Made in China
Asian pollution finds its way into the local airshed

by Allen Best

Beijing and Durango aren’t exactly sister cities, but they are linked in ways not so obvious as the ubiquitous “Made in China” tags in local stores. They share the same air, and that air that has become increasingly fouled with dust blowing westward from Asia’s expanding deserts and by fossil-fuel emissions resulting from China’s robust economic expansion.

Pollution has no boundaries. Not political boundaries. Not great oceans. Not even tall mountains.

This migratory stew includes tiny particulates called aerosols that originate in the wood-burning kitchen fires of rural Chinese villages, from cars and trucks now pouring into city streets and highways, and from the smokestacks of the smelters, chemical plants and coal-fired electrical plants that have sprung up to help propel the nation’s 13 percent annual economic growth.

The most immediate victims are the Chinese people themselves. A 2007 World Bank report estimated 700,000 people in China each year die prematurely because of the polluted air.

Many of the microscopic particulates get dispersed or washed out by rain before winds reach the West Coast. But not all. The danger is in the increment – of mercury, ozone and particulates from car exhausts, power plants and gas and oil well operations in the Durango area.

Think of Chinese pollution as a chaser of 80-proof whiskey after a pint or two of beer. The beer by itself may not challenge your sobriety. But the shot of bourbon on top of it could cause real trouble. That’s the threat represented by increasing pollutants from China.

That incremental threat, in turn, may force additional reductions in U.S. emissions to meet specified goals, says Richard “Tony” VanCurent, an associate researcher at the University of California, Davis.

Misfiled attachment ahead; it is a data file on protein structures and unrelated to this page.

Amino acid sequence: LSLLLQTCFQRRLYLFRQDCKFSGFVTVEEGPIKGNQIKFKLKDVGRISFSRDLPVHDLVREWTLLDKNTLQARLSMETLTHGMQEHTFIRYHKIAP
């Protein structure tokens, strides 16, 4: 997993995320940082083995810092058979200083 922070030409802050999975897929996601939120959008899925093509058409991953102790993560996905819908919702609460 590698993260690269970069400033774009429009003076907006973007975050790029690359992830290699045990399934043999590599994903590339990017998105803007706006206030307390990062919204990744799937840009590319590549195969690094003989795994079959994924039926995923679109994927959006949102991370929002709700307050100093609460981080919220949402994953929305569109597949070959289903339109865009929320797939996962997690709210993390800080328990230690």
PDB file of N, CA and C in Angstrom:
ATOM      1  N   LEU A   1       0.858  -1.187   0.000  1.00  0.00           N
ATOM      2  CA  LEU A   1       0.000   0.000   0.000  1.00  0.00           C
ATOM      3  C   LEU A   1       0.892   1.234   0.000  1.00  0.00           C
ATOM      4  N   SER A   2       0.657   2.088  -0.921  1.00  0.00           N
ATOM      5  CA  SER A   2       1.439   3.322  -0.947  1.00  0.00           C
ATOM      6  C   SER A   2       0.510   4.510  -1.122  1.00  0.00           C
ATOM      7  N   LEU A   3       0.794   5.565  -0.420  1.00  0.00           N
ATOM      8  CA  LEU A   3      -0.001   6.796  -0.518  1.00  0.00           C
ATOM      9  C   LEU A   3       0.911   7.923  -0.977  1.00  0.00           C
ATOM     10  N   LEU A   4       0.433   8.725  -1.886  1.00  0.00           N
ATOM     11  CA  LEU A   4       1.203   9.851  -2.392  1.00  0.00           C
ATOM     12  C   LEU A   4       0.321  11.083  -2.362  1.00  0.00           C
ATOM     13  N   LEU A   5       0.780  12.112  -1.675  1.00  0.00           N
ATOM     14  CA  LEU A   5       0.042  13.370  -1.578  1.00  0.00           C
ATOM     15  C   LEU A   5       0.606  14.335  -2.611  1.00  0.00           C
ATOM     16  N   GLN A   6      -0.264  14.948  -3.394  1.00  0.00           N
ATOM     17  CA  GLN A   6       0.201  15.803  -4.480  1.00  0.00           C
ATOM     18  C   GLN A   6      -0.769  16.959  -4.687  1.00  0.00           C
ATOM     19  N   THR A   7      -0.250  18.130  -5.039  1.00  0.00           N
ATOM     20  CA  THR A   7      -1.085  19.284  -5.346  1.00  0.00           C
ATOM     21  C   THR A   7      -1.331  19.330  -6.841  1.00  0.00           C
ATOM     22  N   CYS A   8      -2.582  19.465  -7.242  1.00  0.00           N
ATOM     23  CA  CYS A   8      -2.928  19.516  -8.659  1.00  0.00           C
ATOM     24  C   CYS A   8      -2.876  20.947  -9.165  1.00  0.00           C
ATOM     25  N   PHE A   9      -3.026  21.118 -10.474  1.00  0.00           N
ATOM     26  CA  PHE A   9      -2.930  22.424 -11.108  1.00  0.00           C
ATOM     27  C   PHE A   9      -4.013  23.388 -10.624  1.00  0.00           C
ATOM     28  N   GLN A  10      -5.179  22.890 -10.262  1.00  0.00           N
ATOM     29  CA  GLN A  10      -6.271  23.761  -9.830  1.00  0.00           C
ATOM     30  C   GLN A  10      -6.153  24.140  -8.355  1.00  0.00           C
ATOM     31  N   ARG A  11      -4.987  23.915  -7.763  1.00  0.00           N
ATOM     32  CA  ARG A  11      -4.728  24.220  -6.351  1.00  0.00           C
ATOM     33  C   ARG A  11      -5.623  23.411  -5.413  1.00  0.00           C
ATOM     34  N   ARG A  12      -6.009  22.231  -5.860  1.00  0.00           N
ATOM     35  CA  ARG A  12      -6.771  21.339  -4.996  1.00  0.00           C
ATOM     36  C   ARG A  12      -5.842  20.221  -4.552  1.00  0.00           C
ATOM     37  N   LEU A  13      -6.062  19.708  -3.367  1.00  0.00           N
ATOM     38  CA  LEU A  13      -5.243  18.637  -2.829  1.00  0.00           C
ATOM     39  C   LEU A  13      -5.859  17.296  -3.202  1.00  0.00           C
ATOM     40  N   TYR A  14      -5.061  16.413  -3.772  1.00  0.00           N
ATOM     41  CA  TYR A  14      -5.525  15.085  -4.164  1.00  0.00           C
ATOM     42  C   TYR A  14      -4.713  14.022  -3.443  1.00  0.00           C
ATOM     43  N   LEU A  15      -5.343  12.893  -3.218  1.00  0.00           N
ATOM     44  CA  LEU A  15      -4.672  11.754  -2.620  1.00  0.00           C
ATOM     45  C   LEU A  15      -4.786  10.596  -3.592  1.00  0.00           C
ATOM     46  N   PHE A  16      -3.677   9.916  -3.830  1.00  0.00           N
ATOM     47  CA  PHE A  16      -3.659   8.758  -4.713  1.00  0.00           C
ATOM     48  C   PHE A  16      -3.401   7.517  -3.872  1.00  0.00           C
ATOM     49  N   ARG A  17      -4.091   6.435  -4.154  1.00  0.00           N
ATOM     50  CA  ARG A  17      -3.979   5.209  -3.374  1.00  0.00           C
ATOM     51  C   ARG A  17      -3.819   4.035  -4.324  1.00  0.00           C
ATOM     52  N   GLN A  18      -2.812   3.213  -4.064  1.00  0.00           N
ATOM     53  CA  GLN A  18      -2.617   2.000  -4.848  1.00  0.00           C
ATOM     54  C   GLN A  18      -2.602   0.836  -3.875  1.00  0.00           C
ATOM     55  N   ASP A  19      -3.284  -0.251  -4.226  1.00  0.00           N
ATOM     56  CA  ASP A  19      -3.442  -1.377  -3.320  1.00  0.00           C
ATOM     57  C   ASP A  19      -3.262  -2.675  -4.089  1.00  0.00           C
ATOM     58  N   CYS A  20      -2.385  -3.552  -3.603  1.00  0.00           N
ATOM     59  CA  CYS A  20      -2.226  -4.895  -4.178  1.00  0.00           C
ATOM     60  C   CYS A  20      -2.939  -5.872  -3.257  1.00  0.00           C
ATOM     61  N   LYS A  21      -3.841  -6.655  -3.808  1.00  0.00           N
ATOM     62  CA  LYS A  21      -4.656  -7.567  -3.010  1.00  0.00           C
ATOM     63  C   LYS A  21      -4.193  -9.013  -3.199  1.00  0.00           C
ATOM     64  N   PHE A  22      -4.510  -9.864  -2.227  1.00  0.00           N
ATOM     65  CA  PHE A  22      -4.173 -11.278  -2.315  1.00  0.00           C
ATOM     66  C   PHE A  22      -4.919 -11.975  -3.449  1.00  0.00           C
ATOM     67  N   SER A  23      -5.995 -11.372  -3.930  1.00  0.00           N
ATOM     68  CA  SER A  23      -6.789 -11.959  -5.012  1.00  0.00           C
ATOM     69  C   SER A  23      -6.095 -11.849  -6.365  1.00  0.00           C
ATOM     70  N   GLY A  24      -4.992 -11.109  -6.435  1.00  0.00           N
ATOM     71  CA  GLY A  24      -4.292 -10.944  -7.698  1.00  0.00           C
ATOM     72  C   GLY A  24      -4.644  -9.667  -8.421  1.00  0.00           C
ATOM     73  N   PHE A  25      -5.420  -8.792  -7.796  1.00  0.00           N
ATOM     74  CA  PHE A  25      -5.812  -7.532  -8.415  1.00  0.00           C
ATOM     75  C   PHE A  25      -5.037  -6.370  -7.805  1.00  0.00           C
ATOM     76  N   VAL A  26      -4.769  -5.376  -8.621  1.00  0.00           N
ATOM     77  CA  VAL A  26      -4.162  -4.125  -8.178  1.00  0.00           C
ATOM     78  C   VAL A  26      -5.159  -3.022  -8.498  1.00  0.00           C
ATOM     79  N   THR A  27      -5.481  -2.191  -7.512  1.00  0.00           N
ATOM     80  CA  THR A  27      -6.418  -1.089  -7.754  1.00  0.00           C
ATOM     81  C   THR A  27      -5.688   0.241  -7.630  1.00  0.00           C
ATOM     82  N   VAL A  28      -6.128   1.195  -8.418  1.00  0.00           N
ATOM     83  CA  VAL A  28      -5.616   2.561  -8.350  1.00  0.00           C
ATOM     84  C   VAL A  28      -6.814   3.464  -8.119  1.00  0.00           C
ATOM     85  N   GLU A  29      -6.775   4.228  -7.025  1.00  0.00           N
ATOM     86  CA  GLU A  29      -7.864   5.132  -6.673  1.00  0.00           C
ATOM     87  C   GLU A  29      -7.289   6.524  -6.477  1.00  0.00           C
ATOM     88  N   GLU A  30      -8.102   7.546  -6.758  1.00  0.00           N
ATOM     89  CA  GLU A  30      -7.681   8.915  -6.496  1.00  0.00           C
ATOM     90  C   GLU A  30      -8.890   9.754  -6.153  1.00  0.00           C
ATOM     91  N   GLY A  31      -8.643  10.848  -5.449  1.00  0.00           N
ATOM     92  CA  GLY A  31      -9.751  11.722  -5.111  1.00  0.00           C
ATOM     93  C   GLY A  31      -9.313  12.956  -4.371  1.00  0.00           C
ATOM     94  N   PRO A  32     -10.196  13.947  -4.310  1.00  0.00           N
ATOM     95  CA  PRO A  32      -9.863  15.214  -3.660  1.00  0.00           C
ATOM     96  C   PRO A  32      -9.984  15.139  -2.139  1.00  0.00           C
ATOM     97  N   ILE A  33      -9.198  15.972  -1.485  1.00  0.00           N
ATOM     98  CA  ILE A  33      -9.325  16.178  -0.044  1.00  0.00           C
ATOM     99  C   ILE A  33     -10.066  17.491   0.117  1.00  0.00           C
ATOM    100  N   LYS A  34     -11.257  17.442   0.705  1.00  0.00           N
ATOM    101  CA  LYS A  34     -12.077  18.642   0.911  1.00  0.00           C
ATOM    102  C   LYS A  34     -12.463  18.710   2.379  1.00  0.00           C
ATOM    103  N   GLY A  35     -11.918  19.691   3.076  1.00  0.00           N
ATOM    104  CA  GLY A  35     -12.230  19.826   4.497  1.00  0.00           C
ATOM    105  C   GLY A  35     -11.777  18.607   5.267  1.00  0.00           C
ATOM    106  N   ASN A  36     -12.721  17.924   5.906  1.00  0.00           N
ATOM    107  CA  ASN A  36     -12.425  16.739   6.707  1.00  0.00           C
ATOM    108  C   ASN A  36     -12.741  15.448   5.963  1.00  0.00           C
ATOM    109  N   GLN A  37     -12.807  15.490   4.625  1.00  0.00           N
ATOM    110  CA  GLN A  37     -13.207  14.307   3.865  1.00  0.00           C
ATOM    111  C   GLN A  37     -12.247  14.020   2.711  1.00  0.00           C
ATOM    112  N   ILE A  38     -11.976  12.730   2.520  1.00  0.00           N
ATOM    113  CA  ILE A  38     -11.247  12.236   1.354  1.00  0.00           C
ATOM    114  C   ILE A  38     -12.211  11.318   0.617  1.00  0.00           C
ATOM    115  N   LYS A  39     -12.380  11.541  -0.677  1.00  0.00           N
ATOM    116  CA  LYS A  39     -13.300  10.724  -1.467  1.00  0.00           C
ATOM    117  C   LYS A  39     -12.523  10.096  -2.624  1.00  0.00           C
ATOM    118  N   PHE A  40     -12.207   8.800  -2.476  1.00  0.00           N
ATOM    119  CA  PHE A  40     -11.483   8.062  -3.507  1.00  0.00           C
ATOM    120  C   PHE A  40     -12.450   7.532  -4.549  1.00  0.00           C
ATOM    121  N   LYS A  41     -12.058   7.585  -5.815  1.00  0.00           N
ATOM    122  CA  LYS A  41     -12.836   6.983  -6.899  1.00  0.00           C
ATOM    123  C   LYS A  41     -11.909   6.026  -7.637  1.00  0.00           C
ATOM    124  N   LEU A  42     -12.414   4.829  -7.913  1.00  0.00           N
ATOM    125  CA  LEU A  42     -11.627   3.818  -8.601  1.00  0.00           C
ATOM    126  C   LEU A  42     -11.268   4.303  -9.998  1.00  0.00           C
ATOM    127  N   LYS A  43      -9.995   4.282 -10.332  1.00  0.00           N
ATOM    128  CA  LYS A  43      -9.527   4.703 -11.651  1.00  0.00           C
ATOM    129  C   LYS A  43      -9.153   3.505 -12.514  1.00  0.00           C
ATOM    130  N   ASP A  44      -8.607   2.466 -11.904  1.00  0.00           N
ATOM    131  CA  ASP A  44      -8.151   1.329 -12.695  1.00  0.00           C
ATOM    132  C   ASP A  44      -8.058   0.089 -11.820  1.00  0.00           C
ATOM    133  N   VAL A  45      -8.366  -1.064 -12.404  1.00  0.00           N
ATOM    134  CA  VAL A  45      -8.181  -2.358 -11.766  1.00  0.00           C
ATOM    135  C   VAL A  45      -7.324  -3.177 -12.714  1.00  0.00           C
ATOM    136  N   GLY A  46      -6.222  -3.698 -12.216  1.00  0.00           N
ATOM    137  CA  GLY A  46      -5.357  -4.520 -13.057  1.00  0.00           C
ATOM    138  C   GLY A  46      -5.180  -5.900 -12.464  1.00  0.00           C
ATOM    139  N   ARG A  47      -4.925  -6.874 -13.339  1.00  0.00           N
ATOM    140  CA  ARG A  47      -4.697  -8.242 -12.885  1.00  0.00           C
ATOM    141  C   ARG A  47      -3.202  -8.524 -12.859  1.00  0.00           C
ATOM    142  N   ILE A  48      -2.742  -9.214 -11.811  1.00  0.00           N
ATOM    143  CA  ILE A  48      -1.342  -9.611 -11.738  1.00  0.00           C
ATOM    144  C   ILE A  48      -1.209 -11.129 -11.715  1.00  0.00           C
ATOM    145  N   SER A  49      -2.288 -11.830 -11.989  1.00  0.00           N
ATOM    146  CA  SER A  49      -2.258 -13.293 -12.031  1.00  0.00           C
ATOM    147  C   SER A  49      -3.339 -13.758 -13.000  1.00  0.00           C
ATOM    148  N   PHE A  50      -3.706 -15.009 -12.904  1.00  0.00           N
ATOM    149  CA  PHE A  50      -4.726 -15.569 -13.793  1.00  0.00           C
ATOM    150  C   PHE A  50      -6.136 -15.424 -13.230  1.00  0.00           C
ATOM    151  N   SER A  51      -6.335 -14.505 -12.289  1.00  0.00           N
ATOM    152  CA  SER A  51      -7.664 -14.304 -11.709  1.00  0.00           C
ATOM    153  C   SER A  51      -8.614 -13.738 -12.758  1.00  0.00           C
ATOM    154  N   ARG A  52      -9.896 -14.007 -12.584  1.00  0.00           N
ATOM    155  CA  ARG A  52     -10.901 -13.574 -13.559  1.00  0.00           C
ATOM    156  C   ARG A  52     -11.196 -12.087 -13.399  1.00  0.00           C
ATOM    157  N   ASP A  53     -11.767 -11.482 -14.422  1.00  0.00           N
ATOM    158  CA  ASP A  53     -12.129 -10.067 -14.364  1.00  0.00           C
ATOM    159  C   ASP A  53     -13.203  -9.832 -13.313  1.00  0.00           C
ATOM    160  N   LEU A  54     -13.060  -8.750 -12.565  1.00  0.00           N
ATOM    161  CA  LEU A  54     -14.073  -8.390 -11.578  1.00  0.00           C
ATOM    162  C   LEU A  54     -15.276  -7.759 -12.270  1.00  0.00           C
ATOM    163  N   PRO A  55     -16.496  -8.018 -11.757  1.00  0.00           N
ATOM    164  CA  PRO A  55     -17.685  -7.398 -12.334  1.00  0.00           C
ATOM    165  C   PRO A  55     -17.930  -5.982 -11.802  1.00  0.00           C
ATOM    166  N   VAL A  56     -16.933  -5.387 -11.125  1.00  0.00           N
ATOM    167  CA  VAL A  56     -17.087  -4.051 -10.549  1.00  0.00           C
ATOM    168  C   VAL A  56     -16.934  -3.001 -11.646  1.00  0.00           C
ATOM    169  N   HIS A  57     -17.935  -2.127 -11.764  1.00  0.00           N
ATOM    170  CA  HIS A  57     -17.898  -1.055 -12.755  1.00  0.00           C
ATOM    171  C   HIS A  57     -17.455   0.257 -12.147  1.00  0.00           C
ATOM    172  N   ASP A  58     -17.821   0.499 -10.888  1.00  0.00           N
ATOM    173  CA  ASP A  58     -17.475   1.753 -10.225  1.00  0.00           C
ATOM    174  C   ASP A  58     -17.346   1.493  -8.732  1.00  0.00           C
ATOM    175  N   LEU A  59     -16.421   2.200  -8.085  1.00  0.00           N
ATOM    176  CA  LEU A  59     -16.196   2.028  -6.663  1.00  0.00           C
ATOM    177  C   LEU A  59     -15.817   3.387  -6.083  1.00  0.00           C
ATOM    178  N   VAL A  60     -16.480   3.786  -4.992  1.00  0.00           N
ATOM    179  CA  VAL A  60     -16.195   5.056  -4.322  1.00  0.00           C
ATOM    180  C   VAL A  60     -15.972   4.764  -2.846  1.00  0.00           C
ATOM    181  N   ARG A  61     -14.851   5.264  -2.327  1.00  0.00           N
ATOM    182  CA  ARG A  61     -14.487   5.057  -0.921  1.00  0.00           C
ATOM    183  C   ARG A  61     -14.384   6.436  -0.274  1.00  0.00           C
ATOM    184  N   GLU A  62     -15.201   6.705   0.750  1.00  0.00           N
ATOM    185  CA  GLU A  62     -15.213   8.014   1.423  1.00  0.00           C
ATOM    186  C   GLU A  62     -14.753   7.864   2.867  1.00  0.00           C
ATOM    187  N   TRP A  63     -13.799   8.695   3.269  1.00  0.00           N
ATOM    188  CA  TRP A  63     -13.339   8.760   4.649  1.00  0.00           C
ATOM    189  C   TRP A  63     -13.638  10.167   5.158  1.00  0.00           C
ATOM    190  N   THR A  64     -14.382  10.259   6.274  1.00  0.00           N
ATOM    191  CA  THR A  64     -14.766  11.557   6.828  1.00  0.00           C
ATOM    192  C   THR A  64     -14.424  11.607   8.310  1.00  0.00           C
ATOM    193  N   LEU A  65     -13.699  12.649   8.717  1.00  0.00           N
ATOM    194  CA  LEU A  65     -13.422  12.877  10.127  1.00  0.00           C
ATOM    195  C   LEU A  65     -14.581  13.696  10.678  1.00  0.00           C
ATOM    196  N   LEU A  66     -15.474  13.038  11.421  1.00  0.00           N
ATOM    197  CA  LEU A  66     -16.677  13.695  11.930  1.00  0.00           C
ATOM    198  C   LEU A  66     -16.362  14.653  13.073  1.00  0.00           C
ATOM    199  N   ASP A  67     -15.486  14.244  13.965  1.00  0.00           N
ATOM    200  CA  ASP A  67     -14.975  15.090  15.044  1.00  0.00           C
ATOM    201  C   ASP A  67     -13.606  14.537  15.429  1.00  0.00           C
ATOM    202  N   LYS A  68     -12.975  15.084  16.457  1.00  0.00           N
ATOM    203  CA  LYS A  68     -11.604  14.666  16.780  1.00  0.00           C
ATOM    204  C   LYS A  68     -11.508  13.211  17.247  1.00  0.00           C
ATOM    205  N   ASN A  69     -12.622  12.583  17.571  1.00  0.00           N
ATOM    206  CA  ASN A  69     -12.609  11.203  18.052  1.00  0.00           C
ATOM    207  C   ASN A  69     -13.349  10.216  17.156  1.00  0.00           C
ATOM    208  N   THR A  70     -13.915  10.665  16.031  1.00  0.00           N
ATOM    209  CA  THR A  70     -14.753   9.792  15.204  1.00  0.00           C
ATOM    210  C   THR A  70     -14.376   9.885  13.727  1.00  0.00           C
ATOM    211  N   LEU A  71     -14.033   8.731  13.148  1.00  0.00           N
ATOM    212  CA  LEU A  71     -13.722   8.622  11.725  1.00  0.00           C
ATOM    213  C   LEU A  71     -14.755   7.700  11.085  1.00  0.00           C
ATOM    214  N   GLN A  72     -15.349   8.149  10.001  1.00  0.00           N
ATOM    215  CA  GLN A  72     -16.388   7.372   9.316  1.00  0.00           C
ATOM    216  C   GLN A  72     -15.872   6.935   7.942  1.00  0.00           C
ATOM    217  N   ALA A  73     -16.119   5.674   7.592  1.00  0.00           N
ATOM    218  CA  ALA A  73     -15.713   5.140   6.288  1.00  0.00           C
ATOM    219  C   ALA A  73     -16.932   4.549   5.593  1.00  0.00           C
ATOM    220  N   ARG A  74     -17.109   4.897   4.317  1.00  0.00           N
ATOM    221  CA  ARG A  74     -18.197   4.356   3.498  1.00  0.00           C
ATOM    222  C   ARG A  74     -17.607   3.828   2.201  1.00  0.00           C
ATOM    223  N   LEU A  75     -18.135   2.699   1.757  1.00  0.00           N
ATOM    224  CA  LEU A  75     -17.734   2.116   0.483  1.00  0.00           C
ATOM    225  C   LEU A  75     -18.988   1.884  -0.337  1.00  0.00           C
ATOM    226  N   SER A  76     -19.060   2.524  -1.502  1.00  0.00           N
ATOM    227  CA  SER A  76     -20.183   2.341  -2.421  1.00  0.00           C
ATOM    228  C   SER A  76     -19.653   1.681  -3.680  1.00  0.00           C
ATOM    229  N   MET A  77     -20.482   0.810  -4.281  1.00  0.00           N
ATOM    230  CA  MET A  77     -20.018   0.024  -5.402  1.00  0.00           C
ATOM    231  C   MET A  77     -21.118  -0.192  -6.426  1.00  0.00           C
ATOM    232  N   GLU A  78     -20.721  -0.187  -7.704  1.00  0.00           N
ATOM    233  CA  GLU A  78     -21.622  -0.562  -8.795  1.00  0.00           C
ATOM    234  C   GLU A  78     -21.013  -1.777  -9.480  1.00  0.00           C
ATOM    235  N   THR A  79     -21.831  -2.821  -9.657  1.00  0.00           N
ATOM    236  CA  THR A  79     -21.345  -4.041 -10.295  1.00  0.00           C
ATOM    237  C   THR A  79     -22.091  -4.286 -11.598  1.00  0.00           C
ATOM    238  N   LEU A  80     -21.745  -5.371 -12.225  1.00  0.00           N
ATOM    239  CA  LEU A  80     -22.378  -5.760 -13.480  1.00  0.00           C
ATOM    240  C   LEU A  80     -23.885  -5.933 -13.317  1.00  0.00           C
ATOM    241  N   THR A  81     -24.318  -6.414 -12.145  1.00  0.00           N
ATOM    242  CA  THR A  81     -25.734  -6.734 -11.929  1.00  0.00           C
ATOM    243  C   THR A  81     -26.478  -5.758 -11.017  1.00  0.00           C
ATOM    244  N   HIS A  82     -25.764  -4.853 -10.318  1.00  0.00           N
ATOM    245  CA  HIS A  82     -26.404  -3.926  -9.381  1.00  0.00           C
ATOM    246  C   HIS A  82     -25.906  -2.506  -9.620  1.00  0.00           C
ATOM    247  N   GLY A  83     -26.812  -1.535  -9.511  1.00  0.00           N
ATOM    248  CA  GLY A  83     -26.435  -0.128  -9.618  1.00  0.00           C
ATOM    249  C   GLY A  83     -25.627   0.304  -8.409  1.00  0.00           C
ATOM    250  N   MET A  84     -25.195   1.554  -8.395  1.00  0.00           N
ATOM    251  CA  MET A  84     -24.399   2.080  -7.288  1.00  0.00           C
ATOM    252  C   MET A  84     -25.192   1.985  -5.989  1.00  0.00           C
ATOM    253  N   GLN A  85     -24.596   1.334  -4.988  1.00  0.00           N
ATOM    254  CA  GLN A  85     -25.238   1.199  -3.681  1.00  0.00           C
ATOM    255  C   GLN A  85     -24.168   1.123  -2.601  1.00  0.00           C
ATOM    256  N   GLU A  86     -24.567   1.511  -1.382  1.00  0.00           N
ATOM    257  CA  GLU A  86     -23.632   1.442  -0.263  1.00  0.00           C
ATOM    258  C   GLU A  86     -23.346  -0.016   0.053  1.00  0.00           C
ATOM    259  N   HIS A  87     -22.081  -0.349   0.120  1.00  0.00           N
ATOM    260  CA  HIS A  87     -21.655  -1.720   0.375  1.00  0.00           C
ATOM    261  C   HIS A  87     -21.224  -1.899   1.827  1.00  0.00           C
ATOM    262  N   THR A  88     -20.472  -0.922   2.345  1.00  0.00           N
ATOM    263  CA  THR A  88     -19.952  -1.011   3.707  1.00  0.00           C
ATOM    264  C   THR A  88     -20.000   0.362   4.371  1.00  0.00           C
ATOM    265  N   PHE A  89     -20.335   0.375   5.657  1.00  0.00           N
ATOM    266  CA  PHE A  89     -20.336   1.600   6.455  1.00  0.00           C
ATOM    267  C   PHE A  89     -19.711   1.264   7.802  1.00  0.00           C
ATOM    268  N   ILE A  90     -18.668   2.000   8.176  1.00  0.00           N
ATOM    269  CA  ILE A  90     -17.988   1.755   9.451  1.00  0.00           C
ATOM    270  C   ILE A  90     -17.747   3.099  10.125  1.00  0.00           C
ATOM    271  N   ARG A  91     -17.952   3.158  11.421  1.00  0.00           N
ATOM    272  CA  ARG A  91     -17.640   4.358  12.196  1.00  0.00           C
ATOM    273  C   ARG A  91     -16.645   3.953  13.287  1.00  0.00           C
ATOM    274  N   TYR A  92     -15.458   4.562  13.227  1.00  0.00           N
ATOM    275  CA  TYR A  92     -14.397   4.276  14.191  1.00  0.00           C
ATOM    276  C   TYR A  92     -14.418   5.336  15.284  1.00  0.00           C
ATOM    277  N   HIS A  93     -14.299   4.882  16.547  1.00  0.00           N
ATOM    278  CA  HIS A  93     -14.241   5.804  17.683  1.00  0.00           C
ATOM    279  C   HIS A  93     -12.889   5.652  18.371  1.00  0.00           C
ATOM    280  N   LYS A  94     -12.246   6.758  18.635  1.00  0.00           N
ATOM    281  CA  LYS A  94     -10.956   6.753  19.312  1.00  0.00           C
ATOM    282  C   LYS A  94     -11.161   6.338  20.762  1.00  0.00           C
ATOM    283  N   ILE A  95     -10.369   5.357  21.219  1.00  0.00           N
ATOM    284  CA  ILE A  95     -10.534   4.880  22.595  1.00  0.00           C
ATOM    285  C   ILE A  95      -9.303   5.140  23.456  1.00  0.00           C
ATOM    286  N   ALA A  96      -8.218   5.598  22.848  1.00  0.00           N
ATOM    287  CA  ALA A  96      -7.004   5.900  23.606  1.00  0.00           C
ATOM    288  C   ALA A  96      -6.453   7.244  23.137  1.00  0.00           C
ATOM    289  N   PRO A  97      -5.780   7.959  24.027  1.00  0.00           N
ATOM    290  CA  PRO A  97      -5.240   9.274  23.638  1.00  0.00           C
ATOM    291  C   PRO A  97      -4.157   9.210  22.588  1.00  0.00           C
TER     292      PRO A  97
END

VanCurent says measurements taken during the 1950s an 1960s at Hawaii’s Mauna Loa Observatory – just as the United States was getting serious about cleaning up pollution – first showed the presence of dust from Asia. In time, scientists realized the dust was reaching North America. In addition to dust, westerly winds carry up soot and other pollutants commonly called black carbon. A study conducted in 2004 found more than three-quarters of the black carbon over the West Coast during spring months comes from across the Pacific.

Scientists can monitor these trans-Pacific storms from images taken by orbiting satellites. A few times, they have also flown into the storms, to better analyze the contents.

In 2007, scientists boarded a specially outfitted small jet in Colorado that allowed them to fly up to 51,000 feet to study the composition of the plumes over the Pacific.

Dust particles themselves also have chemical signatures called isotopes that sometimes allow scientists to trace their origins. Studying air samples in California, soils scientist Stephanie Ewing of the U.S. Geological Survey found small particles of lead that clearly had originated in Asia.

Dan Jaffe, a professor of atmospheric and environmental chemistry at the University of Washington Bothell, first detected Asian pollutants arriving on the West Coast in 1997. To help peel back the identities of the invaders, he has established an observatory at Mt. Bachelor, the Oregon ski area with a top elevation of 9,000 feet.

Absent major cities nearby, “most of the time, the air atop Mt. Bachelor is the cleanest air in the United States,” he says. But especially during the spring storms, monitors spike with evidence of Asian pollution, he says.

Air in the West’s major cities, including Denver, Los Angeles and Salt Lake City, has improved enormously in recent decades. But those gains have been offset by increasing wildfires, which studies have shown can contribute both ground-level ozone and significant quantities of mercury.

In addition, the rural West isn’t quite as rural anymore. Automobile traffic has increased substantially as people choose to live in large-acreage, semi-dispersed exurban locations.

In other words, Asia alone is not the problem. It’s Asia in addition to local pollution. And it’s Asia on particular days.

Asia contributes only small amounts of microscopic pollutants called PM 10 and PM 2.5 on most days, says Jaffe, but as much as half of what is permitted by health standards on the West Coast is coming from overseas on a few days each year.

“Dust and pollution which is coming from 8,000 kilometers away will nearly always contribute less to your local air pollution than local sources,” Jaffe points out.